In particular, GAIN Capital confirmed to Finance Magnates that the firm is in the process of securing the Cypriot licence primarily to drive the company’s expansion in the European Union and part of its ongoing Brexit planning.
GAIN Capital provides both retail and institutional foreign exchange (forex) trading across the world. Already, the firm is regulated in the United Kingdom by the Financial Conduct Authority (FCA) under GAIN Capital UK Limited.
Brokers prepare for Brexit
The move from GAIN Capital is part of a larger trend – namely, brokers are ensuring they are licensed both within the UK, as well as in an EU country, to ensure their operations can continue uninterrupted following Brexit.
The Startup Helping Real Estate Websites Achieve ADA ComplianceGo to article >>
As Finance Magnates confirmed only yesterday, Pepperstone, an Australian-headquartered FX broker is also in the process of securing a CySEC licence as part of its Brexit plans. However, there also appears to be another trend in the FX industry separate to Brexit, and this is brokers returning to MiFID II regulated jurisdictions.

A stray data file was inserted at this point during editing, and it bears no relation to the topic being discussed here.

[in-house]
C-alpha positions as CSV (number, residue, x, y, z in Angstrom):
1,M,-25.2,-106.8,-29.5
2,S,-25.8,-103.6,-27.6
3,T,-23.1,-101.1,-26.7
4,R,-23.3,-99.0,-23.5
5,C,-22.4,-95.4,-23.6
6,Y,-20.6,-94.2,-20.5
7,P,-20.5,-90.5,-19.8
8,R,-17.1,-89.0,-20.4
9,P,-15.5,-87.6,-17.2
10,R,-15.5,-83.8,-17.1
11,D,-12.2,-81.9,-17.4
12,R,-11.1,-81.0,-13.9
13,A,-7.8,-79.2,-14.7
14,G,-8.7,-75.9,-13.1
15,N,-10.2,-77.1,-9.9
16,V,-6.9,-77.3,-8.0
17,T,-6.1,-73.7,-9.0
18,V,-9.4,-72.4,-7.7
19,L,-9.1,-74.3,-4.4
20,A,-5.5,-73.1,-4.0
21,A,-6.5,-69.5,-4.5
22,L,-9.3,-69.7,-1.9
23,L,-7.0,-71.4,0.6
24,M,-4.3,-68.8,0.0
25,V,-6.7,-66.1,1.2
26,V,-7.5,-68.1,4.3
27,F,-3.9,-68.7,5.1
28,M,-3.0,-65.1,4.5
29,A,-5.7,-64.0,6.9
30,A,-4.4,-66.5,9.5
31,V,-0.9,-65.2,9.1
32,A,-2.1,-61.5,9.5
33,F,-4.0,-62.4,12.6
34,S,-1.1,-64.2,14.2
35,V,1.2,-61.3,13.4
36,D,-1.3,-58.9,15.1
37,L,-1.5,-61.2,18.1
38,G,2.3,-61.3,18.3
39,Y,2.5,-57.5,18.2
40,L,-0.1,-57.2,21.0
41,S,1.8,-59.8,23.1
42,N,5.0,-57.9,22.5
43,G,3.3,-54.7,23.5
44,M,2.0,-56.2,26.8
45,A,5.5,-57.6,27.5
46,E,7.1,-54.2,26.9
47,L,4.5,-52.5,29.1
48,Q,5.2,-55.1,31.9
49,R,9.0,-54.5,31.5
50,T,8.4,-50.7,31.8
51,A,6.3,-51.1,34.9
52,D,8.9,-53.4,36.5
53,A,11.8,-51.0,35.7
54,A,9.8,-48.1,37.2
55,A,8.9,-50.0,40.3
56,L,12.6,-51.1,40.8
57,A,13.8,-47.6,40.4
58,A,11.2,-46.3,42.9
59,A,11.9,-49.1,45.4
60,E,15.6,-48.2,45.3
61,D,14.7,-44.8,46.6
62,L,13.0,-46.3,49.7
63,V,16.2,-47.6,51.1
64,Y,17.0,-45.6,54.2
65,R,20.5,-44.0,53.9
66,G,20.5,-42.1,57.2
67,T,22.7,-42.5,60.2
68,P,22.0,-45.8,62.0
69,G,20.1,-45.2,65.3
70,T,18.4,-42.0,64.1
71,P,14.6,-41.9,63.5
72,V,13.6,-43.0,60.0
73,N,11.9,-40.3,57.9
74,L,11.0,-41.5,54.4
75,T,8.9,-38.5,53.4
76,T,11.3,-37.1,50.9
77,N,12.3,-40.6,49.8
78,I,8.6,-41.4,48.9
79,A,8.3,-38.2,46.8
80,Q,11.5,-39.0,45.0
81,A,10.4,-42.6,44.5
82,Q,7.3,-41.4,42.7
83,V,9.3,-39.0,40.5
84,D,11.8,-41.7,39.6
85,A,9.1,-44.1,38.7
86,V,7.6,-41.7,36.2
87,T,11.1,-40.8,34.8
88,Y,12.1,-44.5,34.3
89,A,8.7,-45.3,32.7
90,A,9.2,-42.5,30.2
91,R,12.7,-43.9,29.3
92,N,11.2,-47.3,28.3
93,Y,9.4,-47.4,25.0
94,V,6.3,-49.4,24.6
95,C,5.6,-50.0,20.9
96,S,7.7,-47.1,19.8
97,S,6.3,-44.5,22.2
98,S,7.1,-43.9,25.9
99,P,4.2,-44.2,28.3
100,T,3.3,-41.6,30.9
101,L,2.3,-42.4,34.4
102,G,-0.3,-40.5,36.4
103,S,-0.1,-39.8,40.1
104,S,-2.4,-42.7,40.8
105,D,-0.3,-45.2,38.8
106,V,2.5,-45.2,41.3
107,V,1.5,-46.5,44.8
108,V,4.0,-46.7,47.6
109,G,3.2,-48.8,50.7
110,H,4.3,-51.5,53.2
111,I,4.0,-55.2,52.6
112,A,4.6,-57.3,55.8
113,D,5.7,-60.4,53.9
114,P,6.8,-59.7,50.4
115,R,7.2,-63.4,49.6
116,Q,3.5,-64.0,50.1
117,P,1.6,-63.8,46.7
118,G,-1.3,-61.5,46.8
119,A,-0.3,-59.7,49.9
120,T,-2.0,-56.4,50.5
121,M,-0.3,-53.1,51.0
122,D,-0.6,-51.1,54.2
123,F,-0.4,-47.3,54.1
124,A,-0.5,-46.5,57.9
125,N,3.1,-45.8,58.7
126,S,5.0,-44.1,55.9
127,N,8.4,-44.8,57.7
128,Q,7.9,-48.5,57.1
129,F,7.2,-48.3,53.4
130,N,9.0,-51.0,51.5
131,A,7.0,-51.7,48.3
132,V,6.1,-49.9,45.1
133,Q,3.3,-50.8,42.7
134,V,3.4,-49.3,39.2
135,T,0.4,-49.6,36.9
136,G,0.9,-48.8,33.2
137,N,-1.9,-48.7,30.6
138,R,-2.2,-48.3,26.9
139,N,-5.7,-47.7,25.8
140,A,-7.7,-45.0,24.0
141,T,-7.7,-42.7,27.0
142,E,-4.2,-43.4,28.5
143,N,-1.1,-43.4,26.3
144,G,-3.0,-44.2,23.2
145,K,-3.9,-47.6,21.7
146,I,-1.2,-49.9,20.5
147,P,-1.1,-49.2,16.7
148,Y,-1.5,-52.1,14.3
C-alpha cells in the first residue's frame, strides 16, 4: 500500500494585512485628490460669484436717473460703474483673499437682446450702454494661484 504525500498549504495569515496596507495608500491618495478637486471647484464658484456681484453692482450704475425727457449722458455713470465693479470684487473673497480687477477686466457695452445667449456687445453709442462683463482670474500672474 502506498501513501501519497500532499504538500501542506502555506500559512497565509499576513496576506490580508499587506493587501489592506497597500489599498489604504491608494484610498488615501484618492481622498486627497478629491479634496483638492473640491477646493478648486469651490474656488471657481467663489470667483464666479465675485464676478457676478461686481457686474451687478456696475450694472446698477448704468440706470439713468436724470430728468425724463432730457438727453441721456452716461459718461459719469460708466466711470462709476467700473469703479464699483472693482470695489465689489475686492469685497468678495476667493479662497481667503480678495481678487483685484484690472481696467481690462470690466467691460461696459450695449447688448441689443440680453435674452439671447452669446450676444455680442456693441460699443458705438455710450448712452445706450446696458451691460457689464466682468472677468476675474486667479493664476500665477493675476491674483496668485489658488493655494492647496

GAIN Capital seeks to add another licence
Currently, GAIN Capital and its subsidiaries are regulated in eight jurisdictions across the world – in the United States, the firm is regulated by the Commodity Futures Trading Commission (CFTC) and the National Futures Association, the FX broker is also regulated by the FCA in the UK, in Australia, Singapore, Japan, Canada and the Cayman Islands.
The move from GAIN Capital also comes as the company is in the process of being acquired by INTL FCStone. The deal as it stands will see INTL FCStone buy GAIN for $6 per share in an all-cash transaction. This represents approximately $236 million in equity value.
As Finance Magnates reported, in June, the company’s shareholders voted 71 per cent in favour of the acquisition. However, not all of the company’s directors are happy with the transaction.
In fact, three Directors were not in favour of the merger, as Peter Quick, Chris Sugden and Alex Goor, all voted against recommending that the stockholders adopt the Merger Agreement.